- Senate Majority Leader Mitch McConnell said he does not expect Senate Republicans to take up welfare and entitlement reform next year.
- House Speaker Paul Ryan has signaled that his chamber would like to do so in 2018.
Senate Majority Leader Mitch McConnell said Thursday that he "would not expect to see" Senate Republicans take up partisan welfare and entitlement reform next year.
The Senate GOP would "have to have Democratic involvement" in changing those programs, the Kentucky Republican told Axios on Thursday.
House Speaker Paul Ryan has signaled that House Republicans want to turn to what he calls "entitlement reform" next year after the GOP's successful passage of a tax overhaul this week. Some Republicans have identified cutting spending as a way to address concerns about the roughly $1.4 trillion in tax cuts under the GOP plan.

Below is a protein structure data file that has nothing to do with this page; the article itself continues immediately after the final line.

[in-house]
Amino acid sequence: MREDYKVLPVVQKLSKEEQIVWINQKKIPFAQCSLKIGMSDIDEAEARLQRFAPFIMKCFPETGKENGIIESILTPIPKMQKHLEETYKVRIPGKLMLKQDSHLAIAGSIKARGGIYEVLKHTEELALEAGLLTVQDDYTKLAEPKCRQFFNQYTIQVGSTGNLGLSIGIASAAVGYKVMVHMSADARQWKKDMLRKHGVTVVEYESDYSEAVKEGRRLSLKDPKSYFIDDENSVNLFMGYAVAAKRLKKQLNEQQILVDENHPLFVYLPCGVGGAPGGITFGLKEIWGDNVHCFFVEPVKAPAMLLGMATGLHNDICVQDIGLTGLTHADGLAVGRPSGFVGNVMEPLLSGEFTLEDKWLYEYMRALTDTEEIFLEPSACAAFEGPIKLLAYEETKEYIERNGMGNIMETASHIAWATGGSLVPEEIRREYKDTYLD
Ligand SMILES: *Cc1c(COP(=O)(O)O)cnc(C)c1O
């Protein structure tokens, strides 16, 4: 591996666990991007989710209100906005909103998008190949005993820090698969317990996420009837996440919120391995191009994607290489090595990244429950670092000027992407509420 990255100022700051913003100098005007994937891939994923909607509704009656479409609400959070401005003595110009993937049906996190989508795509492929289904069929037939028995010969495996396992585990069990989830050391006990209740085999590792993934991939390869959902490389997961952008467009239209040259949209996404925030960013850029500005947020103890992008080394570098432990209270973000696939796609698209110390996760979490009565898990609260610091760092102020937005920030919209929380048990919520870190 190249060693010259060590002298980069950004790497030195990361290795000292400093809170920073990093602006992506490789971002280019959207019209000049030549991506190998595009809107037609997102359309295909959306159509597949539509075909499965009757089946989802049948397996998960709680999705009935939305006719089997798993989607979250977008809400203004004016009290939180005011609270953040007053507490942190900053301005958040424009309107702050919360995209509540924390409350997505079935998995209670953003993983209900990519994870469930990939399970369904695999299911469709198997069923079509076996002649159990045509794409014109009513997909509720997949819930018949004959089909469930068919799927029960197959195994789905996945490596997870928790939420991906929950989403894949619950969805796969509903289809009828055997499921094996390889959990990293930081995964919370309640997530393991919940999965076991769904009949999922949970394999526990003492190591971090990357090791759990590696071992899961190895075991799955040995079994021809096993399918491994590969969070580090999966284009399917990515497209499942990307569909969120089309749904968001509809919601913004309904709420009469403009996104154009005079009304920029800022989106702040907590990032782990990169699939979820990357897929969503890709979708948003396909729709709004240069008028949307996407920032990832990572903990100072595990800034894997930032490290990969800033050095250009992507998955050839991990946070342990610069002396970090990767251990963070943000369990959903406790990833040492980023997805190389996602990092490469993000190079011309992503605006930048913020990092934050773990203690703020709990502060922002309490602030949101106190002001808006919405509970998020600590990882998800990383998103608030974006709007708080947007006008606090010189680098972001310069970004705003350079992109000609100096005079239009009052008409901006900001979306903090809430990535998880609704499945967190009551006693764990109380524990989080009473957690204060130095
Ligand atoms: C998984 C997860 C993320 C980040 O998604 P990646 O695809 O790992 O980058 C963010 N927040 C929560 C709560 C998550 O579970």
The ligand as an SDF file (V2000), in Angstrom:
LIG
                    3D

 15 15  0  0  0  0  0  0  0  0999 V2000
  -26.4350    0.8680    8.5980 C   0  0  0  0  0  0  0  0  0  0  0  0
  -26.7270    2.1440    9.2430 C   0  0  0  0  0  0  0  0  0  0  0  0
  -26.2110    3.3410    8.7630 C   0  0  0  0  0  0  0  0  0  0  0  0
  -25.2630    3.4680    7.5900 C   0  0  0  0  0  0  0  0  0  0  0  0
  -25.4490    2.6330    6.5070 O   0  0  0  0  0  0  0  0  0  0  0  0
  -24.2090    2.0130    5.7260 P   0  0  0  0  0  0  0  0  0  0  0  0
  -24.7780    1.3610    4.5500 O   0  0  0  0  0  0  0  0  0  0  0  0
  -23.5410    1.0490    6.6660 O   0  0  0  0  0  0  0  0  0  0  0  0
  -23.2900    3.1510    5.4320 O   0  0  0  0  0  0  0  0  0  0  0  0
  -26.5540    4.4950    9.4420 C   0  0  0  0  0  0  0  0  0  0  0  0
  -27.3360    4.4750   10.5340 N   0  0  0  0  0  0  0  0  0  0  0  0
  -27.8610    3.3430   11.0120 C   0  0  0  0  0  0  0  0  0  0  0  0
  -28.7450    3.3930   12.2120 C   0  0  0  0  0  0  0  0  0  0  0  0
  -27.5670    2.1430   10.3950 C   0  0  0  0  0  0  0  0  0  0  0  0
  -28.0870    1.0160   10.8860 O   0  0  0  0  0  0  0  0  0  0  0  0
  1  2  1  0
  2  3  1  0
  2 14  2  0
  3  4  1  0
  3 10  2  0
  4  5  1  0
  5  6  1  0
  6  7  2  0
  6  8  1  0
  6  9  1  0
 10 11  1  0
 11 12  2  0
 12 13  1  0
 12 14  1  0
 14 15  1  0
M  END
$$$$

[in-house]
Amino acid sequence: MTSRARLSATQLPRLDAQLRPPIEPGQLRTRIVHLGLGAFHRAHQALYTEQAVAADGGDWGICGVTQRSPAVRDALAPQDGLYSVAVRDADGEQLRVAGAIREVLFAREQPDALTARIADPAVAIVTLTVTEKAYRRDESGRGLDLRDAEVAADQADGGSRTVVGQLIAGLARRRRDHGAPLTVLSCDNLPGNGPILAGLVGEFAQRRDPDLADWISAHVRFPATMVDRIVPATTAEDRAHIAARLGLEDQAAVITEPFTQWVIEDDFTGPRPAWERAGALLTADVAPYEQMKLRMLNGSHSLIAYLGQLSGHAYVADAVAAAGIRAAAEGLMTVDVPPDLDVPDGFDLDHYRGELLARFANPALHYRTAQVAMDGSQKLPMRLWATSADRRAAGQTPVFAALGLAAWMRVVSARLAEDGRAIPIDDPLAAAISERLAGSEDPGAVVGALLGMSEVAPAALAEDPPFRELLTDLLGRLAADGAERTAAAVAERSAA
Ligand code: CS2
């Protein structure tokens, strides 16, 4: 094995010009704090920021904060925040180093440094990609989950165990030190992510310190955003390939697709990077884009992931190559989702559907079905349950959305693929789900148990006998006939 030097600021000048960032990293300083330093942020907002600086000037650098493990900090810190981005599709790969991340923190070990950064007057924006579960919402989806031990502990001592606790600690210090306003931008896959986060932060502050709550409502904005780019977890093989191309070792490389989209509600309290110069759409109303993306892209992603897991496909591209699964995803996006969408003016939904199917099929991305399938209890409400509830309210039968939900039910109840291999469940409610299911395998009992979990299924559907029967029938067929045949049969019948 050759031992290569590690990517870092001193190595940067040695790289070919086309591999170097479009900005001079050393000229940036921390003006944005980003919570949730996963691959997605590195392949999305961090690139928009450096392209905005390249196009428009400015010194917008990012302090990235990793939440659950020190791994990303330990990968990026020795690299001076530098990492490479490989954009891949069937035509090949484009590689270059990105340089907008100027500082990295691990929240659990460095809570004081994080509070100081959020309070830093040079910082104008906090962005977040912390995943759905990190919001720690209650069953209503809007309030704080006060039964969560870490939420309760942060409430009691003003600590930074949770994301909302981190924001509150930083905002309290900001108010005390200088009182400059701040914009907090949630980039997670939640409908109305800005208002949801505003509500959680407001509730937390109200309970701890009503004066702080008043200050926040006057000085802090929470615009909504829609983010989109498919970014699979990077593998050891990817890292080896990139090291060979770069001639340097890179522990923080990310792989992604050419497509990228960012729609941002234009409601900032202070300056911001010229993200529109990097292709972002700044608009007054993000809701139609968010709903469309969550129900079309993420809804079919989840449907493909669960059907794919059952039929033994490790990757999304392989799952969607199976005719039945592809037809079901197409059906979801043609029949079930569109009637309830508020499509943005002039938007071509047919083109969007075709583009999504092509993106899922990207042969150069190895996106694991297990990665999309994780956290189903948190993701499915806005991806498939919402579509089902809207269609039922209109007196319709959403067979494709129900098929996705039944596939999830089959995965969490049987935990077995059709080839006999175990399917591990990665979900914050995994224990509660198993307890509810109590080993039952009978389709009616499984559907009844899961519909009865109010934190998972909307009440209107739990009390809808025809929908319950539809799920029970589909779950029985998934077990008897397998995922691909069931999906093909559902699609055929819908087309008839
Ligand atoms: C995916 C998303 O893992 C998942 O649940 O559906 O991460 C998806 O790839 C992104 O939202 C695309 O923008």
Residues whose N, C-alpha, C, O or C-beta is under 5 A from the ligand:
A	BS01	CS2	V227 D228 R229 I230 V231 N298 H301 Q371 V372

"We're going to have to get back next year at entitlement reform, which is how you tackle the debt and the deficit," Ryan said on a radio show earlier this month.
"Frankly, it's the health-care entitlements that are the big drivers of our debt, so we spend more time on the health-care entitlements — because that's really where the problem lies, fiscally speaking," he added.
Democrats would not support cuts to programs like Medicare and Medicaid.
Senate Republicans, set to have 51 seats in the chamber next year, would need to win nine Democratic votes to pass legislation under normal rules of operation. The GOP could choose to make changes to the programs using budget reconciliation rules that require only a simple majority vote.